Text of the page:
This discussion focused on how nurses work to increase the competencies of other team members. We agreed that everyone works better if they are empowered and allowed to work autonomously. Empowered teams accomplish more than a team that is micromanaged. In this way, as leaders empower individuals, the capacity of the team increases overall. Actions described in Kouzes and Posner’s (2017) work, which include trusting staff first and prioritizing relationship building with team members, were behaviors that high-performing leaders demonstrate as they create a climate of trust. Part of a climate of trust is a genuine interest in other people’s lives outside the workplace because relationship building, especially when it is sincere, builds trust (de Montigny et al., 2017).
Leaders who establish a foundation of trust and build relationships with their team are well prepared to develop people’s competencies. Choices for how work is completed, opportunities for advancement, positive reinforcement, constructive feedback, accountability, and situational leadership were all ways we suggested that leaders can develop competence and confidence in their constituents (Dye, 2017; Kouzes & Pozner, 2017; Lynch et al., 2017). The desire to develop one’s self can vary from formal training to informal personal development. Still, the importance of leadership to foster development was essential: if people are not given the opportunity to grow, they will either shut down or leave. Support for nurses overall is critical to reducing the “we eat our young” reputation. Unsupported, disempowered, and burnt-out nurses are not equipped to support new nurses (Heaslip, 2019; Ted Talks, 2016).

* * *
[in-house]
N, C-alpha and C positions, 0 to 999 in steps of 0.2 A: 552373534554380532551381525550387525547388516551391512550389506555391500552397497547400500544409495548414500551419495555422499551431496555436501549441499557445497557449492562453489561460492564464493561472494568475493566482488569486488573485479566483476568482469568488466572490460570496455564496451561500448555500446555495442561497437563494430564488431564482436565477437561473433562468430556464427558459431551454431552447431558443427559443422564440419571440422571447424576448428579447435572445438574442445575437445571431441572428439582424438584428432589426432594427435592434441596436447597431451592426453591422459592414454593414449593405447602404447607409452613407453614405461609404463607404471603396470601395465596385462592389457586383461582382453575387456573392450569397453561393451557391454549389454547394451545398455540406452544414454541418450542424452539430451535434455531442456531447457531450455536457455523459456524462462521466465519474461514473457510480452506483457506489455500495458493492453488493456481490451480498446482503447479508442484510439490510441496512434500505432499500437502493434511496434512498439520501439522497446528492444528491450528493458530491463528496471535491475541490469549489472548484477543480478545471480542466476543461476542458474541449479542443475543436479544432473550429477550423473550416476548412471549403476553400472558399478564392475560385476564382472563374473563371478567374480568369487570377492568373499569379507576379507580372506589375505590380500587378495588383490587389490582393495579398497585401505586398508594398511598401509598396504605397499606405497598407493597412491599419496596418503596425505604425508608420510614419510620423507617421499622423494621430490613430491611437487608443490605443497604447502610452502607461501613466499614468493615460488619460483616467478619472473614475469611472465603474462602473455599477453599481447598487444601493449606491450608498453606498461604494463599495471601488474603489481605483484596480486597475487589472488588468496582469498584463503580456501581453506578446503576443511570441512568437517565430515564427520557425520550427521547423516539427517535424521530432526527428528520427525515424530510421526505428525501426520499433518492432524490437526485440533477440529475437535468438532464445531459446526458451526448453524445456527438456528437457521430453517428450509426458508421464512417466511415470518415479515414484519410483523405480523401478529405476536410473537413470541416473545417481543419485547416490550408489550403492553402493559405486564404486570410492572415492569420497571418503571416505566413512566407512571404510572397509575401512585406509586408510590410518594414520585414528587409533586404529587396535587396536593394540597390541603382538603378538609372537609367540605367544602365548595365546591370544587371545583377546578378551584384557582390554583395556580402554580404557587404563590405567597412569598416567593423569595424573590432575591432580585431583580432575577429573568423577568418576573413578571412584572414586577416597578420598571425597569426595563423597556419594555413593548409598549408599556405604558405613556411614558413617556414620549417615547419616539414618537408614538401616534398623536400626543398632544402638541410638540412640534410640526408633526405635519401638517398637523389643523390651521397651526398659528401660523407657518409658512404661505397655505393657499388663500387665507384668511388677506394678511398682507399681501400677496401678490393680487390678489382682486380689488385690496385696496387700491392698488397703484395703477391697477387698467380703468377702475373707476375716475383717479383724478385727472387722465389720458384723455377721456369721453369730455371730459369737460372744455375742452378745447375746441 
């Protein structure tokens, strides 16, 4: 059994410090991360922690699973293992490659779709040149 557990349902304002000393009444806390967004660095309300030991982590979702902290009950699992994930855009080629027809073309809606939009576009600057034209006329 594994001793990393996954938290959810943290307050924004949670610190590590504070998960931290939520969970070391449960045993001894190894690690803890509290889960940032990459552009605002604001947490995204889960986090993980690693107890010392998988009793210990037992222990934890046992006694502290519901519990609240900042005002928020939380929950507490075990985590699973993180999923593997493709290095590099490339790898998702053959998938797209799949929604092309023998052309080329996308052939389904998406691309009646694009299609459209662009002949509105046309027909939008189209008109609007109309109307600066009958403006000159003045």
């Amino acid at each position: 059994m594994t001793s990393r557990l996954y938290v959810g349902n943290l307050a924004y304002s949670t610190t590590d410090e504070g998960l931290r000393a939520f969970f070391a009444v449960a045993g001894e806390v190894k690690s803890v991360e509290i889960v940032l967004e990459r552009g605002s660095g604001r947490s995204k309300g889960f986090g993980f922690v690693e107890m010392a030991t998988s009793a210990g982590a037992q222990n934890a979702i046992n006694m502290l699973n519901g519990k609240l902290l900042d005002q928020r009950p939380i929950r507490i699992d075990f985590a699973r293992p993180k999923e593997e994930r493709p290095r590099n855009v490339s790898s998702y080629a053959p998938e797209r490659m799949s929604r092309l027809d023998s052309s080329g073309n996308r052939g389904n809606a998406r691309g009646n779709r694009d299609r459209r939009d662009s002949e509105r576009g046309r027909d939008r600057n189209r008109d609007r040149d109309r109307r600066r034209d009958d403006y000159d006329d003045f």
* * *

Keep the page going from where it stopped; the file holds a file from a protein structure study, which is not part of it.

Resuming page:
For leaders to become most powerful, create a climate of trust, and facilitate relationships, leaders must exemplify trust and allow for their employees to feel capable, encouraged, and like they have control (Kouzes & Posner, 2017). Additionally, leaders need to hold themselves accountable and lead by their own words and actions (Kouzes & Posner, 2017). To develop people’s competencies and foster their confidence, leaders should offer appropriate resources, praise hard work, and be present to his or her employees. For the third question, we all contributed many great suggestions to foster both competency and confidence that can all provide us with strong skills, as a doctorally prepared nurse. Nurses eating their young mainly stems from more seasoned nurses treating younger and new nurses as demeaning or essentially bullying them. As Dee states, consequences of nurses eating their young, can be a reduced team collaboration, negative effects on mental health, and poor productivity, employee engagement, and commitment (Gillespie et al., 2017). Overall, in order to change this norm and create a positive environment, leaders should be involved with their team therefore, leaders are aware of the day-to-day in the workplace. In conclusion, each member brought many great conversation points and resources for this discussion board. Each member along with the rest of the class can take these resources and utilize the discussion in current and future practice.